Step 3: Risk Appraisal
A moment after our emotional brain has done its threat detection, our ‘thinking brain’, gets to process the worry and/or imagined future scenario. It does two things: 1) it determines if the emotional brain got its threat detection correct and 2) it seeks to identify risks not identified by the emotional brain, perhaps because the experience we’re having is new to us, or we’ve had the experience before, but it wasn’t tagged as a threat.
Step 4: Emotions created
“Emotions that seem to happen to you, are made by you.” ~ Lisa Feldman Barrett (2017). How Emotions Are Made: The Secret Life of the Brain
Psychologist and neuroscientist, Feldman Barrett research suggests emotions are a response to the meaning our brain attributes to a situation. They are complex neurochemical constructions built in the moment, as you need them and are recipes for what response our sympathetic nervous system should activate. Fear is created in response to danger and triggers the Threat Response. Excitement is created in response to challenges and triggers the Challenge Response.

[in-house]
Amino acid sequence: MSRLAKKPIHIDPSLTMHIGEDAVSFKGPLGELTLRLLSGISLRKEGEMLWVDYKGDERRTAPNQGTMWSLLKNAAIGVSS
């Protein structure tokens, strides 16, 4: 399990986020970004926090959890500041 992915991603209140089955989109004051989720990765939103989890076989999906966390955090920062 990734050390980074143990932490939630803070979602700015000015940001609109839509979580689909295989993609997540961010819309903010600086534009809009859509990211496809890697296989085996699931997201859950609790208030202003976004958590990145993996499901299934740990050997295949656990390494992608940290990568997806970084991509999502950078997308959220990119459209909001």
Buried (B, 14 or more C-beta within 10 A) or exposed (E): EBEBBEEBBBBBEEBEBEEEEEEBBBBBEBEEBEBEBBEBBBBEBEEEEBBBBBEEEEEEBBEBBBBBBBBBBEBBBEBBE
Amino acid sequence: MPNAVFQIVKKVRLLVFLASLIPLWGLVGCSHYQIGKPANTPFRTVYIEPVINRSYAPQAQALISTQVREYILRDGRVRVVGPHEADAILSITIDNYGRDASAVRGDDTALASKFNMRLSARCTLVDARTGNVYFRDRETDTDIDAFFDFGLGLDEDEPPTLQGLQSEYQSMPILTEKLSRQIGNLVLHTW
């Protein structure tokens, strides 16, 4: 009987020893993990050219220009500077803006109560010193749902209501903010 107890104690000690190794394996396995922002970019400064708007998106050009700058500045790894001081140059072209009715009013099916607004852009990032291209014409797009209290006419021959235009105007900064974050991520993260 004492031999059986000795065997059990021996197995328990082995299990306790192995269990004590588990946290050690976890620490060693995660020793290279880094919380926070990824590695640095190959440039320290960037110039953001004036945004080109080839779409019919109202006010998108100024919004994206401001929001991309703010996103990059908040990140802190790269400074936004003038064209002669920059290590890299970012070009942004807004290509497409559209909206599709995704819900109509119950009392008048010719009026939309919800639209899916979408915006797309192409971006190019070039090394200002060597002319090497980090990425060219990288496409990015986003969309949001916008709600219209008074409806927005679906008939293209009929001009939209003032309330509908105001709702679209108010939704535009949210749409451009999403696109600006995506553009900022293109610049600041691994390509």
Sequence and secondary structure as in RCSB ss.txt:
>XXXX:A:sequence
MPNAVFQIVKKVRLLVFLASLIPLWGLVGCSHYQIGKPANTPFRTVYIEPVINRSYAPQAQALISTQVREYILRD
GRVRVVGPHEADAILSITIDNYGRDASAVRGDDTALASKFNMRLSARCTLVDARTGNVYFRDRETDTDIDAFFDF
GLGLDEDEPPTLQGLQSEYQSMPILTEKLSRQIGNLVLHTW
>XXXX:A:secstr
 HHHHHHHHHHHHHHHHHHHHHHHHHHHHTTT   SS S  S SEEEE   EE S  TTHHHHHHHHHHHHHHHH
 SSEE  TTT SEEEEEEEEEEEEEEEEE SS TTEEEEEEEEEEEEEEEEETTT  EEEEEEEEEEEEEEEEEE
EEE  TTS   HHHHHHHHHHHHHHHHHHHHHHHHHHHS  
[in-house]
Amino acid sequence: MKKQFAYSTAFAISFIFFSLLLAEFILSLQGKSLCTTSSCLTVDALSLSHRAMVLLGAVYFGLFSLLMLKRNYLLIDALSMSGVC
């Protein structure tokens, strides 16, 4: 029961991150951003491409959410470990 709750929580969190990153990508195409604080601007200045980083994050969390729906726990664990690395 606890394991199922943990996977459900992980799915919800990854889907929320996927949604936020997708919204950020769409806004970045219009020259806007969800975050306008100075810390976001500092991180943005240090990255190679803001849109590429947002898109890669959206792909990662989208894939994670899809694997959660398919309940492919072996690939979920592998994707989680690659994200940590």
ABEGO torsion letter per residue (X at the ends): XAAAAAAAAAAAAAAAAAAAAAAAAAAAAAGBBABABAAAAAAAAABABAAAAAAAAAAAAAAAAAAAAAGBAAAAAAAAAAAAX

Step 5: Sympathetic Nervous System Activation
Our autonomic nervous system has two branches the sympathetic nervous system (SNS) and the parasympathetic nervous system (PNS). One way of thinking of these two sub-systems is that the SNS is the accelerator pedal (it gets us moving) and the PNS is the brake pedal (it slows us down and puts us into neutral). The SNS can trigger many responses, of which the Threat Response (aka the “Stress Response’/’Fight or Flight Response’) is just one. When the Threat Response is activated, our body immediately begins to adapt to be able to either fight off the threat/risk or escape from it.
Step 6: State – Acute Anxiety
Acute anxiety is experienced as a complex blend of uncomfortable feelings (physiological sensations and emotions). It is a red flag from our unconscious that it has noticed or is anticipating trouble ahead and something needs our attention. Consciously we may know what the risk is, or we may have no idea what the risk is, we just sense there’s a risk out there. The feeling is intense enough not to be ignored, but not intense enough to be debilitating.